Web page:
• ‘International Surveys TIMSS, PISA, PIRLS’ is a brief overview of the three international assessments.

        7. The Guardian. (2014) OECD and PISA tests are damaging education worldwide-academics. Retrieved from: https://www.theguardian.com/education/2014/may/06/oecd-pisa-tests-damaging-education-academics

        • ‘OECD and PISA tests are damaging education worldwide-academics’ is a letter to the Director of OECD’s PISA from academicians from around the world who express deep concern about the impact of Pisa tests and call for a halt to the next round of testing.

        8. Baird, J., Isaacs, T., Johnson, S., Stobart, G., Yu, G., Sprague, T., Daugherty, R. (2011) Policy effects of PISA. Oxford University Centre for Educational Assessment. Retrieved from: http://oucea.education.ox.ac.uk/wordpress/wp-content/uploads/2011/10/Policy-Effects-of-PISA-OUCEA.pdf

        • ‘Policy effects of PISA’ is an analysis of PISA and an assessment of the PISA results in six countries

        9. Carnoy, Martin (2015) International test score comparisons and educational policy: a review of the critiques. National Education Policy Center (NEPC).  Retrieved from: https://files.eric.ed.gov/fulltext/ED574696.pdf

        • ‘International test score comparisons and educational policy’ is a review of the main critiques that have been made of international tests, as well as the rationales and education policy analyses accompanying these critiques, particularly the policy analyses generation by PISA.

        10. Bennett, R.E., Gitomer, D. (2008) Transforming K-12 assessment: integrating accountability testing, formative assessment, and professional support. Educational Testing Service (ETS).  Pp 1-30.  Retrieved from:  https://www.ets.org/Media/Home/pdf/CBAL_TransformingK12Assessment.pdf

        • ‘Transforming K-12 assessment’ is an analysis of the integration of technology with formative assessments.  Read pp 12-18.

          11. Zalasnick, M. (2017) K12 makes assessment shifts, districts increase formative testing to generate real-time data and reduce high-stakes exams. District Administration. Retrieved from:  https://www.districtadministration.com/article/k12-makes-assessment-shifts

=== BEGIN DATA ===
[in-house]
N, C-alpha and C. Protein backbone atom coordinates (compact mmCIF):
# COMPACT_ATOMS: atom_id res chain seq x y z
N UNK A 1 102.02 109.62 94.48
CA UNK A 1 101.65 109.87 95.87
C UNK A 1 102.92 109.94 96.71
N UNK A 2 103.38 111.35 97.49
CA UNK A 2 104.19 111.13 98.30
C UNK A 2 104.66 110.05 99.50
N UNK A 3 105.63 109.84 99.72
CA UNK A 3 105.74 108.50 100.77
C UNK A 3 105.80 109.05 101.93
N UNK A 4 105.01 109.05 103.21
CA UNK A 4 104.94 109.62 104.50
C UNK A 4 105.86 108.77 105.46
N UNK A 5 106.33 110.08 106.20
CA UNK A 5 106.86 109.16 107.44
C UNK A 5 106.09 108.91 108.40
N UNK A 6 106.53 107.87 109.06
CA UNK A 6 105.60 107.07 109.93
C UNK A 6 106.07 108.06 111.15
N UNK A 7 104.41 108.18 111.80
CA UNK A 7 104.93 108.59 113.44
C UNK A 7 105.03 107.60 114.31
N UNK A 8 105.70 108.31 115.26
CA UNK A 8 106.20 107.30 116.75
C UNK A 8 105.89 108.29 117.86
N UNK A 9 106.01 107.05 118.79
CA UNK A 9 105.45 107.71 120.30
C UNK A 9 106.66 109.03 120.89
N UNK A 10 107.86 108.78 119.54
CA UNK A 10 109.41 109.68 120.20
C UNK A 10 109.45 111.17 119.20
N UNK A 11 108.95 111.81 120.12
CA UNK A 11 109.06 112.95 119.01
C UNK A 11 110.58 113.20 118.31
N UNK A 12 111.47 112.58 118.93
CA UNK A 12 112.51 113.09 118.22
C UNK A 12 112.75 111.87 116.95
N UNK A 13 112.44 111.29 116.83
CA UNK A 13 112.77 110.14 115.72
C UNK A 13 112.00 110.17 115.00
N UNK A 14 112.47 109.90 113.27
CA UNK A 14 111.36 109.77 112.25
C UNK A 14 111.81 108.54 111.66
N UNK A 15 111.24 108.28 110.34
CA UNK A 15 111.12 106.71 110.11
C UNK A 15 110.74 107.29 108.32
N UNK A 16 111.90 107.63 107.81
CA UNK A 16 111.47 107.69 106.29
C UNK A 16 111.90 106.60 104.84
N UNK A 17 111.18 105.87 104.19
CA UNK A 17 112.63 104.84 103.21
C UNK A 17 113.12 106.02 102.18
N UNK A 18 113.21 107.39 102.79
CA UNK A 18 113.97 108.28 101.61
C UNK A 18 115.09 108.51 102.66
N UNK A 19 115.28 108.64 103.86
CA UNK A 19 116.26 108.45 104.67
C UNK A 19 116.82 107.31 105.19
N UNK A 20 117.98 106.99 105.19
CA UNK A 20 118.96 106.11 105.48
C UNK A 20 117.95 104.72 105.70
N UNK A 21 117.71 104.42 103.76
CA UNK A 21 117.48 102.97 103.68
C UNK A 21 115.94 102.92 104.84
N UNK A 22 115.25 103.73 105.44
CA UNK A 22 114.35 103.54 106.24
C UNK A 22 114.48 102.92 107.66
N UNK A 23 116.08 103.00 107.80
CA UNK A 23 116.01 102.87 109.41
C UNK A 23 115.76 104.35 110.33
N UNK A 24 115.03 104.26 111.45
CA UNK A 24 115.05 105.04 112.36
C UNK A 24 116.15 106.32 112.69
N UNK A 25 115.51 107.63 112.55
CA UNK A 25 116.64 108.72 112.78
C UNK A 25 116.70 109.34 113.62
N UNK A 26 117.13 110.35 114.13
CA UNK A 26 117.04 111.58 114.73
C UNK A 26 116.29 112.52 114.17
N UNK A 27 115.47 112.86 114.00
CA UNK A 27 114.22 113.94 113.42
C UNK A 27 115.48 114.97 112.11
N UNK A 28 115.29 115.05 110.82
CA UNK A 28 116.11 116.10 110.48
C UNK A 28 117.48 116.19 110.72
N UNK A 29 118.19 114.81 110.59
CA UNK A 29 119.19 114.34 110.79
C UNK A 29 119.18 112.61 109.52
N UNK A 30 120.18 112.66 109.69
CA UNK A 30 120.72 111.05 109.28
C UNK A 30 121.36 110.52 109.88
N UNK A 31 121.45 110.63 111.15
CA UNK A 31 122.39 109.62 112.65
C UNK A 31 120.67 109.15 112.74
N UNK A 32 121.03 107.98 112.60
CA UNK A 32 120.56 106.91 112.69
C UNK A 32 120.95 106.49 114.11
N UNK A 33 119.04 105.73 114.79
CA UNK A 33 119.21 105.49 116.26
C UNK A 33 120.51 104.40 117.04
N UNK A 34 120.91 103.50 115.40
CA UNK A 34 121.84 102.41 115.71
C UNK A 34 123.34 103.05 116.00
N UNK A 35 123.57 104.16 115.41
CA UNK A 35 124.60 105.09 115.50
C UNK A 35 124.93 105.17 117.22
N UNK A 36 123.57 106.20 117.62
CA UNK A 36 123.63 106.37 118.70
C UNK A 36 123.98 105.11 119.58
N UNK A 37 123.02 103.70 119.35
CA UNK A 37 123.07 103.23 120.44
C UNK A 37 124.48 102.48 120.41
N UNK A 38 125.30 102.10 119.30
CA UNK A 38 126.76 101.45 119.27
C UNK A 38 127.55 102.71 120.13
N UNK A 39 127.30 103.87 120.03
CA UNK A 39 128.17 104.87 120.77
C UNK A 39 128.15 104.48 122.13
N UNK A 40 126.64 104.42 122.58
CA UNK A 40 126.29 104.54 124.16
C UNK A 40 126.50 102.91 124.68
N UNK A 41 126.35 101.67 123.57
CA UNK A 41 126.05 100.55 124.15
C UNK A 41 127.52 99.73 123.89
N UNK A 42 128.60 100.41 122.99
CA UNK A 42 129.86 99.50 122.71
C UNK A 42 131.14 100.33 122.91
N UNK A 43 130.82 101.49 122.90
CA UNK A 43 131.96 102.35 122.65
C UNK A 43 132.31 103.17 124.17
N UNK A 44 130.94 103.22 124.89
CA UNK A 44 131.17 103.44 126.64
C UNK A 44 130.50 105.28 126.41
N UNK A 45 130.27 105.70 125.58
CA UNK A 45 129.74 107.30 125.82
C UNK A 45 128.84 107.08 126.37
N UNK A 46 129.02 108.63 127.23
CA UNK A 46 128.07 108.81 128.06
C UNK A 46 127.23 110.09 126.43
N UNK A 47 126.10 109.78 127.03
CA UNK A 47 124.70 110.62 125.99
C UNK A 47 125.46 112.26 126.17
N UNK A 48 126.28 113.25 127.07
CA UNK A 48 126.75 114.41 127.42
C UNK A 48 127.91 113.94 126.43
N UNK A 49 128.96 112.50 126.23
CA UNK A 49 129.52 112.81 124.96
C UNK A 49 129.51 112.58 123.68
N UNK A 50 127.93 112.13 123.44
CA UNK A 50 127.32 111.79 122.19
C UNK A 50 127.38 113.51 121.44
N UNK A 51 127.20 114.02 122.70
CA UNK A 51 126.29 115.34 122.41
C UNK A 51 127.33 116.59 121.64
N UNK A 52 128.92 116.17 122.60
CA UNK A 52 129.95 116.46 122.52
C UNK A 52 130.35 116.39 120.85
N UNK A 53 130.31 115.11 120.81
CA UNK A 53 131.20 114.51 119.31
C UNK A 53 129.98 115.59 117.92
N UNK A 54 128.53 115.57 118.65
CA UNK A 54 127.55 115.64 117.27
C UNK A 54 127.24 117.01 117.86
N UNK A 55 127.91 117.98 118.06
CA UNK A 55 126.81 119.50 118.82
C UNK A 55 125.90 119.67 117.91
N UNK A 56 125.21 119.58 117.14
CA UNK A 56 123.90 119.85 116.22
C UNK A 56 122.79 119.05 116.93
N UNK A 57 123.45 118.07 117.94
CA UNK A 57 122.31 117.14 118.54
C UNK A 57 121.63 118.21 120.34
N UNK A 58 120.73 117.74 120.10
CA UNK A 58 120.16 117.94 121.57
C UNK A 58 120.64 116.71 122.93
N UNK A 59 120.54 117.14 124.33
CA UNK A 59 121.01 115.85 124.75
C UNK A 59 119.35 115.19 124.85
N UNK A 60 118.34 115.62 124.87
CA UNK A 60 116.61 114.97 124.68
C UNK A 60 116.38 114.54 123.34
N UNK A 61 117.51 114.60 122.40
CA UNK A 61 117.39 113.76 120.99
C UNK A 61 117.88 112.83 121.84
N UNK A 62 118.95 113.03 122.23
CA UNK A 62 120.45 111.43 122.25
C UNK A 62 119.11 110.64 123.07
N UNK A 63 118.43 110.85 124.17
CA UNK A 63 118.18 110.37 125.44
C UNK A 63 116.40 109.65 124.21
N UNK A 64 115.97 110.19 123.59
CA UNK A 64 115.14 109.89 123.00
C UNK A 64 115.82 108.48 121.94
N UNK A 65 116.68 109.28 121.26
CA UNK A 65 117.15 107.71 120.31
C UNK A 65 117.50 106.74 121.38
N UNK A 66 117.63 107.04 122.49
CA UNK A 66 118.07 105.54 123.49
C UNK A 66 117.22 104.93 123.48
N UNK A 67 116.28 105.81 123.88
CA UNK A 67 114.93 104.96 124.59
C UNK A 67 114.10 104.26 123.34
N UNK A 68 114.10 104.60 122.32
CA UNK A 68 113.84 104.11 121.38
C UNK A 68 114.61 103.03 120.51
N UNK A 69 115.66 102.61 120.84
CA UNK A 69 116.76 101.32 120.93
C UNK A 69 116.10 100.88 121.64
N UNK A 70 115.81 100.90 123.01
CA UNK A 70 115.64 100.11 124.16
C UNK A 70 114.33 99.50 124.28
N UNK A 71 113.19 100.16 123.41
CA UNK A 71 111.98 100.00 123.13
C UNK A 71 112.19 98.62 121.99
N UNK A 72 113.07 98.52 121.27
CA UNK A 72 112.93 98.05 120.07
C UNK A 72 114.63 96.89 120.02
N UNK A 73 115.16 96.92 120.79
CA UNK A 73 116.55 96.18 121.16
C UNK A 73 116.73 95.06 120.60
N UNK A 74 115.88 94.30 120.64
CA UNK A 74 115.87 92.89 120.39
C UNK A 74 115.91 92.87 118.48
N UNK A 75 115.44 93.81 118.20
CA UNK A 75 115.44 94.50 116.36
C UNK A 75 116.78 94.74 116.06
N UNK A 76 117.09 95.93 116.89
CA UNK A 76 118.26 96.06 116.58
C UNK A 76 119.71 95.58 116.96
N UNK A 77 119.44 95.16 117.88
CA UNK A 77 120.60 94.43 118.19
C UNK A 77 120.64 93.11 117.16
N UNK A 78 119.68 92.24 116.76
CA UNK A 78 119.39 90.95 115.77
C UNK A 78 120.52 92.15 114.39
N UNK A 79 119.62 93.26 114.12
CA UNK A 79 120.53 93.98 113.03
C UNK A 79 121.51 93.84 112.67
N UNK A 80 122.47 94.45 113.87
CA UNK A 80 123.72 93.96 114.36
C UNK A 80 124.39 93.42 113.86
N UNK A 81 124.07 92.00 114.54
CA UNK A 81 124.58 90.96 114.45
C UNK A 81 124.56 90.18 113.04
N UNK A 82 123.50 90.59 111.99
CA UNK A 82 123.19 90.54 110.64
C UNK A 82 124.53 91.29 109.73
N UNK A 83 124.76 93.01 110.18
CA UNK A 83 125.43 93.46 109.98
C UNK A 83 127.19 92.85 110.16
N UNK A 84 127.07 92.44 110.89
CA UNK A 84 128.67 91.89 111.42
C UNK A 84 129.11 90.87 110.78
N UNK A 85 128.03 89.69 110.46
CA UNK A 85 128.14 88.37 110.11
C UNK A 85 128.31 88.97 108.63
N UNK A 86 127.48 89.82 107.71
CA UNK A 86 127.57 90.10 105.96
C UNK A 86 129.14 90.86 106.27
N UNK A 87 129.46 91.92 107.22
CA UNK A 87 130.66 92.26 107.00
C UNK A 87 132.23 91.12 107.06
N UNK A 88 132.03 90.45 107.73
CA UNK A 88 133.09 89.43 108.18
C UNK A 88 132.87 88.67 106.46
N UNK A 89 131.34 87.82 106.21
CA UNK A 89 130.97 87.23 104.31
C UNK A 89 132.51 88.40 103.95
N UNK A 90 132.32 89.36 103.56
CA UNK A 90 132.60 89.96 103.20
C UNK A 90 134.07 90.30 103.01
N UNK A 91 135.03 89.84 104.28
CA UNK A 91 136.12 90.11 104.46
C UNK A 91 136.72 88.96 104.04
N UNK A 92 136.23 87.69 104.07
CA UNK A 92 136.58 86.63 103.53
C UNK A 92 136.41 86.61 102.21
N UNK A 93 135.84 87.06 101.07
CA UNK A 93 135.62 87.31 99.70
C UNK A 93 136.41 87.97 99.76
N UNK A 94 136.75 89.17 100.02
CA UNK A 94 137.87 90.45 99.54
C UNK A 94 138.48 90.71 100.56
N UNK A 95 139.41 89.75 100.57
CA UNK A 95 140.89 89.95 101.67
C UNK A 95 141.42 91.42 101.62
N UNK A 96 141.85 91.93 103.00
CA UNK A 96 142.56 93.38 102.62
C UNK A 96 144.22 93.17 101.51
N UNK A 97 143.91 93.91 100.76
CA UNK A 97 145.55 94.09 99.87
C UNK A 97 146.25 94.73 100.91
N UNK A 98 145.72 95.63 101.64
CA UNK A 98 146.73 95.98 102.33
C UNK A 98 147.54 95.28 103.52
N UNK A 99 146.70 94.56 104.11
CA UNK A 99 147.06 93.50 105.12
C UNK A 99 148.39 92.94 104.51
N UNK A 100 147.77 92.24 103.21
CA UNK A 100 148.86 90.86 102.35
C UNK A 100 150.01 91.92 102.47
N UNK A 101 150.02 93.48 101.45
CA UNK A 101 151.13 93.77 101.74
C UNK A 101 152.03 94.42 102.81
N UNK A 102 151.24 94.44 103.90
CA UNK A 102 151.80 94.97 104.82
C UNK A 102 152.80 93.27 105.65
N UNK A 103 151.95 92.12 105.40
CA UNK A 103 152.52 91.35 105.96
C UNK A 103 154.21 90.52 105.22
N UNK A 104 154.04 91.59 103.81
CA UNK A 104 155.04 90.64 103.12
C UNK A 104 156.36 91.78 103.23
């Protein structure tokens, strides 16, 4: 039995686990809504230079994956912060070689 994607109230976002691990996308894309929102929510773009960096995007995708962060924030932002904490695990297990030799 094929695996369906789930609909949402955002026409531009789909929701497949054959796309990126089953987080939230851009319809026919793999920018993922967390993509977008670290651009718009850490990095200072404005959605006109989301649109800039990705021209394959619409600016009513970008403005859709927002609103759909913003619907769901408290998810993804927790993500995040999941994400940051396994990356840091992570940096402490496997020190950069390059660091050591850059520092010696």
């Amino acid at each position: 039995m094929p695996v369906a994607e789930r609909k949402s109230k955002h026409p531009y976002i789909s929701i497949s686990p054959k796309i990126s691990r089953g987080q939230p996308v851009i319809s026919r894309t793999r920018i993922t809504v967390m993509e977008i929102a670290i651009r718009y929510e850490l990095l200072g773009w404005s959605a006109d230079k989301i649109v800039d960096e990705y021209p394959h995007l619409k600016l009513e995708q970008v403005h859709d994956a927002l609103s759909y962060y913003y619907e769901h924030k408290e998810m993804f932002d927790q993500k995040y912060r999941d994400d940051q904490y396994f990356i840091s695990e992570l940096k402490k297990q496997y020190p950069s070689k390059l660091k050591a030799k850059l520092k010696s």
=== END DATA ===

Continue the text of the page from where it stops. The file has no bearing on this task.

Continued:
• ‘K12 makes assessment shifts’ examines the use of adaptive learning software to generate formative assessments and argues that “computer-based formative assessments allow students to keep track of their own test data and, interviewing with educators, monitor their own progress toward learning targets”.

          12. Shute, V., Rahimi, s.  (2017) Review of computer-based assessment for learning in elementary and secondary education.  Journal of Computer Assisted Learning. V. 33. Pp1-19.  Retrieved from: http://myweb.fsu.edu/vshute/pdf/jcal.pdf

          • ‘Review of computer-based assessment for learning in elementary and secondary education’ Is a review of these electronic assessments and of their benefits.

            13. Western and Northern Canadian Protocol for Collaboration in Education (2006) Rethinking classroom assessment with purpose in mind.  Retrieved from: https://www.edu.gov.mb.ca/k12/assess/wncp/full_doc.pdf

            • ‘Rethinking classroom assessment with purpose in mind’ presents important facets of assessment; it will make you reflect on the assessment FOR, AS, and OF learning, and it suggests strategies to be applied in the classroom.  In this Unit, you need to read Chapter 4.

            Optional Video